*Source: Annual Report on Passing Rates of Commission-Approved Examinations from 2010-2011 to 2014-2015.

You have to study quality, trusted sources (like 240Tutoring).

CSET: Social Science Top 5 Tips

  • Make sure to answer every question (even if you guess)

  • Know how much time you have left

  • Eliminate incorrect answers first

  • Work through practice questions so you know what to expect

  • Understand how to write a Constructed Response Question

CSET Social Science: World History and World Geography

Overview

You will have 135 minutes to complete 39 multiple-choice questions and 3 constructed-response questions.

Subtest I has two parts: World History and World Geography. They can be further broken down into these big (really big) time periods and concepts:

  • World History
    • Ancient Civilizations
    • Medieval and Early Modern Times
    • Modern World History
  • World Geography
    • Tools and Perspectives
    • Diversity and Human Societies
    • Culture and the Physical Environment

Ready? Let’s dive into World History.

World History

This section tests your knowledge on important world events, people, and ideas from the past.

Let’s talk about what you need to know about each time period in World history.

Ancient Civilizations

First, you have to know how humankind evolved, both physically and culturally, from the Paleolithic era (Stone Age) to the agricultural revolution. Remember, the agricultural revolution occurred from about 10,000 B.C. to 2,000 B.C. It describes the transition from hunting and gathering to farming.

Also, be able to critically think about how early humans interacted with the environment and how those interactions impacted the development of several ancient civilizations like the Fertile Crescent, Persia, Egypt, Kush, Greece, India, China, Rome, and pre-Columbian America.

For each major ancient civilization, you need to know its religious, social, economic, and political structure and its major accomplishments and contributions. You also need to be able to identify some modern western thinking that originated from those specific ancient civilizations.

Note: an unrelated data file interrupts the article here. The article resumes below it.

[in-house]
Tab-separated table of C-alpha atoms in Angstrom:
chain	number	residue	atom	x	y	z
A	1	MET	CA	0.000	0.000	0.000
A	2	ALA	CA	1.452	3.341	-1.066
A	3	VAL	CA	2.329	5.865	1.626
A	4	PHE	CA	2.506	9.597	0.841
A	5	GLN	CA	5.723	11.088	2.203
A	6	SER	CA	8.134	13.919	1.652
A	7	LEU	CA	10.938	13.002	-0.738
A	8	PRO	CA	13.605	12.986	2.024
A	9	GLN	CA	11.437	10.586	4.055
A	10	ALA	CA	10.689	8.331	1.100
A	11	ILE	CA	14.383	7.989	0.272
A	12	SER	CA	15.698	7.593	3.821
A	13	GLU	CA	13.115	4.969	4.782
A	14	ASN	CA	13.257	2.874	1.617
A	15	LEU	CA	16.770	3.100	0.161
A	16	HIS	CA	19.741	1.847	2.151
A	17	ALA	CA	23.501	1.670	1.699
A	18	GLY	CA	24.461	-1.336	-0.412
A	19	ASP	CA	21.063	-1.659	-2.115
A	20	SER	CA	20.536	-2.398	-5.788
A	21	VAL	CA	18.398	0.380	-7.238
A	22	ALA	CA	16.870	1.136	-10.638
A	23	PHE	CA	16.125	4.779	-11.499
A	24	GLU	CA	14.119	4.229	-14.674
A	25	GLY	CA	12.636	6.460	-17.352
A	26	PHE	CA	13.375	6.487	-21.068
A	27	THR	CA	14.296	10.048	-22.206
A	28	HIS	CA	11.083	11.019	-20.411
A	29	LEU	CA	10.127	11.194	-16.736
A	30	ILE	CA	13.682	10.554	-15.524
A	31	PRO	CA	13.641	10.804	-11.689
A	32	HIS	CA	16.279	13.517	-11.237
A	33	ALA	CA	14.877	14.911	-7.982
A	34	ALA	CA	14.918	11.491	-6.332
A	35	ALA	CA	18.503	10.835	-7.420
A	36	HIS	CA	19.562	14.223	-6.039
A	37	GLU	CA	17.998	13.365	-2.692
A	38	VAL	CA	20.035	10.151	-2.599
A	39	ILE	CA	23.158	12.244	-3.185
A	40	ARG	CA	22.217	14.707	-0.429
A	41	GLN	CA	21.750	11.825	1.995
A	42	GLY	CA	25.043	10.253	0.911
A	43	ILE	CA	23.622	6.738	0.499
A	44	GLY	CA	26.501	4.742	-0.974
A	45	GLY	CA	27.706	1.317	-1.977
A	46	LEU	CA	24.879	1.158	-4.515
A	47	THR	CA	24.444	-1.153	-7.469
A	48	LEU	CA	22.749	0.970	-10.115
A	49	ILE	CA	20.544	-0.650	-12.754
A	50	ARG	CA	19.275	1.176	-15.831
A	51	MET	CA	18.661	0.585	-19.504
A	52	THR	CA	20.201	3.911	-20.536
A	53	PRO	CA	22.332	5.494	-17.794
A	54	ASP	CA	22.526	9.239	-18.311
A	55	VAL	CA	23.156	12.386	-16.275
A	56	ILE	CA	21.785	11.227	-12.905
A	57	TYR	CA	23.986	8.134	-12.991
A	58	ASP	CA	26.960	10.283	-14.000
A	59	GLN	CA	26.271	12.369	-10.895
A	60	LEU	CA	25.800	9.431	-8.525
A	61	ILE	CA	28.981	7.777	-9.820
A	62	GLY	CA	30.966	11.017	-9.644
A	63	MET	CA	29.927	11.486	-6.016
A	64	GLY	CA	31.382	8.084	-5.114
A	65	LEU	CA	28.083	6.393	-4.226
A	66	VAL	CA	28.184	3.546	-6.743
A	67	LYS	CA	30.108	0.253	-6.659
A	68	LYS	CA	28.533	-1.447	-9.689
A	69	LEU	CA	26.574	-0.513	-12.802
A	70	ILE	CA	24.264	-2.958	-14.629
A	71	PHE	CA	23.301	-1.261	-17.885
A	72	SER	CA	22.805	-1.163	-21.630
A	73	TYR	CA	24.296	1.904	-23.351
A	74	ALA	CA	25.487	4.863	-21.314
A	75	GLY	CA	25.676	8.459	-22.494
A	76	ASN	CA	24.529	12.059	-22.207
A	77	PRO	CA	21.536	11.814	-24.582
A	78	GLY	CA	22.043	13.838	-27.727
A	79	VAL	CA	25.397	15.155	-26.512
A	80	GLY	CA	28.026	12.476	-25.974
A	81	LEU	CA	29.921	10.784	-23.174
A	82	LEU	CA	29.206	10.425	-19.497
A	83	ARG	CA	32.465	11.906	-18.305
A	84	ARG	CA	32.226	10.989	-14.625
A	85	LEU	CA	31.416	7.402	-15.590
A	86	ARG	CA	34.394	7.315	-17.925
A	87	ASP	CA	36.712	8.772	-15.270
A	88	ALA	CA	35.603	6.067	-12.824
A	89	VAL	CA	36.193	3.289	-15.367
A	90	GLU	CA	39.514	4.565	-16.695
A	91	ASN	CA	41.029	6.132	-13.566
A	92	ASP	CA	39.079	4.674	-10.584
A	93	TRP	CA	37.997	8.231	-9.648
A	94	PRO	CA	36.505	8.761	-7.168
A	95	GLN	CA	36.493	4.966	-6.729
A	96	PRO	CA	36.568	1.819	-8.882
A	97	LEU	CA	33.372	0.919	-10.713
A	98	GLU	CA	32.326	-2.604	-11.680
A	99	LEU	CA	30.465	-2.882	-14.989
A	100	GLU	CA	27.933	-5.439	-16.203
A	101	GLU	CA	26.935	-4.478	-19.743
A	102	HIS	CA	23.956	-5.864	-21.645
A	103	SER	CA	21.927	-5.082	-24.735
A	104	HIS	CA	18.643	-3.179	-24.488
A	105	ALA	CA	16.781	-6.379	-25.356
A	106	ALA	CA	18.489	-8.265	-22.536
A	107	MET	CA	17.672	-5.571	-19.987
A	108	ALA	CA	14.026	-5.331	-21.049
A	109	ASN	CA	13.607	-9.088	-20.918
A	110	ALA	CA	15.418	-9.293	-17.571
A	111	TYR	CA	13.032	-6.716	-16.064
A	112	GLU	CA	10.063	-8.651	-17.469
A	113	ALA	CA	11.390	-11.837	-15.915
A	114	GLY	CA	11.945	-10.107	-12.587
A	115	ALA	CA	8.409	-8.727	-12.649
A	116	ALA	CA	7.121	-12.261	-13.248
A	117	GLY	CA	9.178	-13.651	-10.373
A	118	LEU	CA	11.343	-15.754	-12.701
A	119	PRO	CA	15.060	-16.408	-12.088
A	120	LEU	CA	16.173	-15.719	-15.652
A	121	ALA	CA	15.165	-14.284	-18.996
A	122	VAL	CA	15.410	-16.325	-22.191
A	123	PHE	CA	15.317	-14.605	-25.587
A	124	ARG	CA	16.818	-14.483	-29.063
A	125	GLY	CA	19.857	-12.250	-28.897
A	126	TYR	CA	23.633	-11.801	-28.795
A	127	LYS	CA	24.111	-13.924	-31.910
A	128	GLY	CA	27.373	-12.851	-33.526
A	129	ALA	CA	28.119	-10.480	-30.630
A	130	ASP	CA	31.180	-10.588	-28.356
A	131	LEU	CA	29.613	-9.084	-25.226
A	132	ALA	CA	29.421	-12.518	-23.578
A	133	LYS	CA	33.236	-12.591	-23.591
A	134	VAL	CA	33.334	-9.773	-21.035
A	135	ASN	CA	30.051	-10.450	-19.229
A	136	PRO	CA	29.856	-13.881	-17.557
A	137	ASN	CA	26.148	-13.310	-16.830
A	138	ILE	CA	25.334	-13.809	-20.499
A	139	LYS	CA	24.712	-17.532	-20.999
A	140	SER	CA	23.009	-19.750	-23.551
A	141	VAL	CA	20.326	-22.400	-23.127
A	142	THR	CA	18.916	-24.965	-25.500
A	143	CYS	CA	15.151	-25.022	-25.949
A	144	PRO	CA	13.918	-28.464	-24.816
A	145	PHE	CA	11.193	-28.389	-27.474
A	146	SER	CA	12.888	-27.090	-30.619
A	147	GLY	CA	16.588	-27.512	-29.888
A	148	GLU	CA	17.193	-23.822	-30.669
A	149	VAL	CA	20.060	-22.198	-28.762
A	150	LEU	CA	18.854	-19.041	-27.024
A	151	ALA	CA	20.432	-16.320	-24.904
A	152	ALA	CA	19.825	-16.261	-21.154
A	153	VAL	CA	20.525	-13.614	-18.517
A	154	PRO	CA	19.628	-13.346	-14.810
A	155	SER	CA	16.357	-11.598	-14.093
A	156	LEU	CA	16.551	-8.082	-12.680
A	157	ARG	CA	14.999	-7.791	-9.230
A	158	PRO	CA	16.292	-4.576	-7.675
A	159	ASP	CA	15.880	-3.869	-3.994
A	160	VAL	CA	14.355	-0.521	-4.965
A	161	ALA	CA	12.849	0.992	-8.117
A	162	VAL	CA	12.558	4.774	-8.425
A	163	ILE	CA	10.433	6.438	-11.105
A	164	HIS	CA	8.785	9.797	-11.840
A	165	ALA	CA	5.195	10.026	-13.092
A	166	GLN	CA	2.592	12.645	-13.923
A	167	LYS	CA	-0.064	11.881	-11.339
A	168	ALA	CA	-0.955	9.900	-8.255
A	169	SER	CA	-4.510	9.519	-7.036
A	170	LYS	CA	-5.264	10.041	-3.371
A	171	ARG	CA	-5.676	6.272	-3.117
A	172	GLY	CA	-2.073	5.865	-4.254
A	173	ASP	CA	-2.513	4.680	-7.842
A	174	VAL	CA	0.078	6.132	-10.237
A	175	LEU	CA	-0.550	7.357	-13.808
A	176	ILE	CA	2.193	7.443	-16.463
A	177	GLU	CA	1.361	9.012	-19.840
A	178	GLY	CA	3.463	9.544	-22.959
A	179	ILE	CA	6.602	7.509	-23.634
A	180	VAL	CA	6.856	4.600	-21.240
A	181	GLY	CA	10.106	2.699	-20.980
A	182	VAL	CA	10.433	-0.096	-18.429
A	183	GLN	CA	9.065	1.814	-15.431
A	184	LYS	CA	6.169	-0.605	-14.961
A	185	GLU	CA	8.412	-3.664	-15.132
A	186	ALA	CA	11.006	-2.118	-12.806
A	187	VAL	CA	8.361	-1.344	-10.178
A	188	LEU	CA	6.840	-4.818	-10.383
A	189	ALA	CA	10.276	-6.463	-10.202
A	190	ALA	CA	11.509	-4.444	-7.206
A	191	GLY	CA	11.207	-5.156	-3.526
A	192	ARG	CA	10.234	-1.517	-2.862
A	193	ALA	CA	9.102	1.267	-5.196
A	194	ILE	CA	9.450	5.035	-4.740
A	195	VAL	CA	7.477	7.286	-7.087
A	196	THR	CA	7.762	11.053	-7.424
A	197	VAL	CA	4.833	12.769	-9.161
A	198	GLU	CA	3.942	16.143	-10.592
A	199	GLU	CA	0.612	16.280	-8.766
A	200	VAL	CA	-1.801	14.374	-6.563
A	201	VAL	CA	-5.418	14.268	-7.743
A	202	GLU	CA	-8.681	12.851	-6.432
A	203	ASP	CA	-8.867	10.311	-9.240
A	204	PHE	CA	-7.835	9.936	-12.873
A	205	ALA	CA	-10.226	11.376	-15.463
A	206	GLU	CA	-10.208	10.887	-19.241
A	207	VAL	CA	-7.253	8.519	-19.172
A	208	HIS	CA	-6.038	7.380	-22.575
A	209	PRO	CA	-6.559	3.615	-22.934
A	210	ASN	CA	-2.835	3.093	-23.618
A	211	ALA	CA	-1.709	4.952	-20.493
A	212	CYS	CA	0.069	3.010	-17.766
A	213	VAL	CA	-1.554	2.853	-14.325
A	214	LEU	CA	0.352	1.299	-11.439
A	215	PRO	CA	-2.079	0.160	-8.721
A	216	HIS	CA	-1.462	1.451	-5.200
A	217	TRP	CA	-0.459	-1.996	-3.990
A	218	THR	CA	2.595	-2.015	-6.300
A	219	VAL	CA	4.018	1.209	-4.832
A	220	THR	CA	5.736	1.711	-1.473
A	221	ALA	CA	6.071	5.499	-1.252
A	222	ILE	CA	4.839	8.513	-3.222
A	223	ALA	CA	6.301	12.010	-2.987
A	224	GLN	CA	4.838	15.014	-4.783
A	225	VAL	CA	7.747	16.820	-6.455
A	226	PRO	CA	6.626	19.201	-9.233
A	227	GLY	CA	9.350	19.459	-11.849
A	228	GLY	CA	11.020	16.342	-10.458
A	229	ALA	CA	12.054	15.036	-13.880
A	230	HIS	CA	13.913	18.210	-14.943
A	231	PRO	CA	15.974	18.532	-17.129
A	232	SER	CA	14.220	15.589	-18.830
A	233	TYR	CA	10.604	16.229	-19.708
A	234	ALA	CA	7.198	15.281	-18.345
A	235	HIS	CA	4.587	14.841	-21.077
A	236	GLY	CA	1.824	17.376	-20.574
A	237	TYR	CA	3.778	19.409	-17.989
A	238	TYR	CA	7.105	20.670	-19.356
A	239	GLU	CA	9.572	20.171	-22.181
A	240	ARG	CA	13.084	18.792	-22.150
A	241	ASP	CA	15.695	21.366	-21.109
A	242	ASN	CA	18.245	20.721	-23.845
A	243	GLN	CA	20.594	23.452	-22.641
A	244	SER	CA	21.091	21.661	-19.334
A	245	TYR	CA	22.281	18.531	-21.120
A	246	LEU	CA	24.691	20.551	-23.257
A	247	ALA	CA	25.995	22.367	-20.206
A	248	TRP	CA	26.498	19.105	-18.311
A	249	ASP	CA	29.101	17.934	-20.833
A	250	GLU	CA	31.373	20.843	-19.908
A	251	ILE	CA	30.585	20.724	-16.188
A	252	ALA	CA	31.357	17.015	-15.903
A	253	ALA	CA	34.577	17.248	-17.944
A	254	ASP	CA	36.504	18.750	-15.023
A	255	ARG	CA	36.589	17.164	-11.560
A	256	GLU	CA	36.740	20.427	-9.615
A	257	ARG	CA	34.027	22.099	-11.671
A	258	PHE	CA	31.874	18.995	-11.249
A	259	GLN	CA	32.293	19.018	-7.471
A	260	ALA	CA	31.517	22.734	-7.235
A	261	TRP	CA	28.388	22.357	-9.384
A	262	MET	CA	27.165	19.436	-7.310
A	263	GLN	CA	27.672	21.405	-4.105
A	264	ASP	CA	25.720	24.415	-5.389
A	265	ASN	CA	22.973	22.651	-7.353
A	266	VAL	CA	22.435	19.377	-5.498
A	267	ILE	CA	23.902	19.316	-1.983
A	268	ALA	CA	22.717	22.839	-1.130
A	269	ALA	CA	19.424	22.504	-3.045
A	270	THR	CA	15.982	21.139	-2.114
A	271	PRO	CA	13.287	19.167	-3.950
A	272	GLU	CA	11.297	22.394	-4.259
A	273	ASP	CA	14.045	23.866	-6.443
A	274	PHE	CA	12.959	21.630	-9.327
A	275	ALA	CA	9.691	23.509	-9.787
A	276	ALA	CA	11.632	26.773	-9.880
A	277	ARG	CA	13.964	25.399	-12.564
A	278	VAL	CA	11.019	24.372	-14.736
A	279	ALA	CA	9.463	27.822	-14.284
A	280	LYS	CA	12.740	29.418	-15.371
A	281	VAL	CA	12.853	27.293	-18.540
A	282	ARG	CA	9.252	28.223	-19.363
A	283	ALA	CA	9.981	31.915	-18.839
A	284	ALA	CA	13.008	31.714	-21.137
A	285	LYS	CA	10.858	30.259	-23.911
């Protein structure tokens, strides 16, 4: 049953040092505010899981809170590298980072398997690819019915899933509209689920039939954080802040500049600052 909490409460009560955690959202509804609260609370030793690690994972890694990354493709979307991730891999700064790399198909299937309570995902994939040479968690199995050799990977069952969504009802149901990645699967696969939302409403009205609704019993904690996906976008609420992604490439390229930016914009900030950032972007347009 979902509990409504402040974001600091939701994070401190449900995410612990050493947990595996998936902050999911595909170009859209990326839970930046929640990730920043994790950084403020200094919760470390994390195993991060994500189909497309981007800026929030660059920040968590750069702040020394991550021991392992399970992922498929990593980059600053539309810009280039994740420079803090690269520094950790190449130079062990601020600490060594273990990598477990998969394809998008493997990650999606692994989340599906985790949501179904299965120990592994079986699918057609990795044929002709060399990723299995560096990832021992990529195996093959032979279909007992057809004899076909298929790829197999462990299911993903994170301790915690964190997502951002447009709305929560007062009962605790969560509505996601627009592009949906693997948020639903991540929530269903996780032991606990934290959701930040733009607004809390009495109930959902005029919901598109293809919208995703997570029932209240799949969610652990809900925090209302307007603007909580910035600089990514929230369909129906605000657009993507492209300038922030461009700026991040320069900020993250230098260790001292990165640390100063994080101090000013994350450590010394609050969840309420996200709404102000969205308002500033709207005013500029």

Finally, take time to research ancient Chinese and Indian traditions, like Taoism and Hinduism, that form the foundation for Asian political and philosophical structures.

Those are some really (really) broad concepts to think about and study.

Medieval and Early Modern Times

For these questions, you need to know the impact of geography on the development of medieval and early-modern civilizations. Think about water. Most major cities founded during these times are by a river or water source. This is because humans need freshwater and water was the fastest and easiest form of transportation until the invention of the steam engine and railroads.

Be sure to know the major events that led to the fall of the Western Roman Empire and the rise of the Byzantine Empire. Investigate these two civilization’s views on religion, culture, society, and politics.

Think about the religions of Christianity and Islam. Be able to describe the expansion of Christianity during this time and the basic tenets of Islam.

Know what feudalism is and how it developed in Europe and Japan.

You also need to know about the geographic, political, economic, religious, and social structures of North and South America, Asia, and Africa between A.D. 500 and the end of the 18thcentury.

Finally, be really familiar with the Renaissance, the Reformation, the Scientific Revolution, and the Enlightenment.

Whew.

 Modern World History

For these questions, you need to know about these events, time periods, and/or ideologies and their lasting impacts on the world:

  • Age of Exploration
  • The Enlightenment
  • American Revolution
  • French Revolution
  • Nationalism
  • Industrial Revolution
  • Imperialism
  • Russian revolutions of 1905 and 1917
  • World War I
  • Fascism
  • Communism
  • World War II
  • Cold War
  • Globalization
  • Genocide (the Holocaust, Armenian genocide)
  • Conflict in the Middle East

Important note! The critical thing to know about these events, time periods, and ideologies is their lasting impact on society, politics, culture, the economy, etc. Just knowing what these are and when they happened is not enough. Think super deep!

Specific Concepts for World History

Right now, I’m going to give you five specific concepts to be familiar with because they will most likely appear on the test.